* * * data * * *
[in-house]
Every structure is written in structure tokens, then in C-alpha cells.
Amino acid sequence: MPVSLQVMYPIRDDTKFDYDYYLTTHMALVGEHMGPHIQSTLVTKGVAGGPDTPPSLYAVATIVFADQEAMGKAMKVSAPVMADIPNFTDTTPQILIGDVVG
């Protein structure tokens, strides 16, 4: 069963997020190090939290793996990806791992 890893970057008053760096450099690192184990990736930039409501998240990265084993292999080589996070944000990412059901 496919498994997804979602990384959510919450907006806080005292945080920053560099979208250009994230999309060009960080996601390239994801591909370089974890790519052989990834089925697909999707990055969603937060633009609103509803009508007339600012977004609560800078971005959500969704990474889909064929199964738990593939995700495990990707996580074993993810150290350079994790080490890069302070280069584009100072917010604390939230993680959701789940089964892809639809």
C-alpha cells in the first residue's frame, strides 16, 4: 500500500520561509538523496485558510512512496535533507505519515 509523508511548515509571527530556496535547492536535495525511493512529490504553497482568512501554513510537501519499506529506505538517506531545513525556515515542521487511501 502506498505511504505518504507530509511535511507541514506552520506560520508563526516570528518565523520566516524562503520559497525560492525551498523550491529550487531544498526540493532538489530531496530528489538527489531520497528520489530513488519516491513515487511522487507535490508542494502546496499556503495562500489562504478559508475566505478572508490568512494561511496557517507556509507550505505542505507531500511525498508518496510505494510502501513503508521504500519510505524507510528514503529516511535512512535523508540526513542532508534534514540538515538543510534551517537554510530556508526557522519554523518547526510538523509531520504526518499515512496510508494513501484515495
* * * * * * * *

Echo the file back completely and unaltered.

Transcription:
[in-house]
Every structure is written in structure tokens, then in C-alpha cells.
Amino acid sequence: MPVSLQVMYPIRDDTKFDYDYYLTTHMALVGEHMGPHIQSTLVTKGVAGGPDTPPSLYAVATIVFADQEAMGKAMKVSAPVMADIPNFTDTTPQILIGDVVG
């Protein structure tokens, strides 16, 4: 069963997020190090939290793996990806791992 890893970057008053760096450099690192184990990736930039409501998240990265084993292999080589996070944000990412059901 496919498994997804979602990384959510919450907006806080005292945080920053560099979208250009994230999309060009960080996601390239994801591909370089974890790519052989990834089925697909999707990055969603937060633009609103509803009508007339600012977004609560800078971005959500969704990474889909064929199964738990593939995700495990990707996580074993993810150290350079994790080490890069302070280069584009100072917010604390939230993680959701789940089964892809639809």
C-alpha cells in the first residue's frame, strides 16, 4: 500500500520561509538523496485558510512512496535533507505519515 509523508511548515509571527530556496535547492536535495525511493512529490504553497482568512501554513510537501519499506529506505538517506531545513525556515515542521487511501 502506498505511504505518504507530509511535511507541514506552520506560520508563526516570528518565523520566516524562503520559497525560492525551498523550491529550487531544498526540493532538489530531496530528489538527489531520497528520489530513488519516491513515487511522487507535490508542494502546496499556503495562500489562504478559508475566505478572508490568512494561511496557517507556509507550505505542505507531500511525498508518496510505494510502501513503508521504500519510505524507510528514503529516511535512512535523508540526513542532508534534514540538515538543510534551517537554510530556508526557522519554523518547526510538523509531520504526518499515512496510508494513501484515495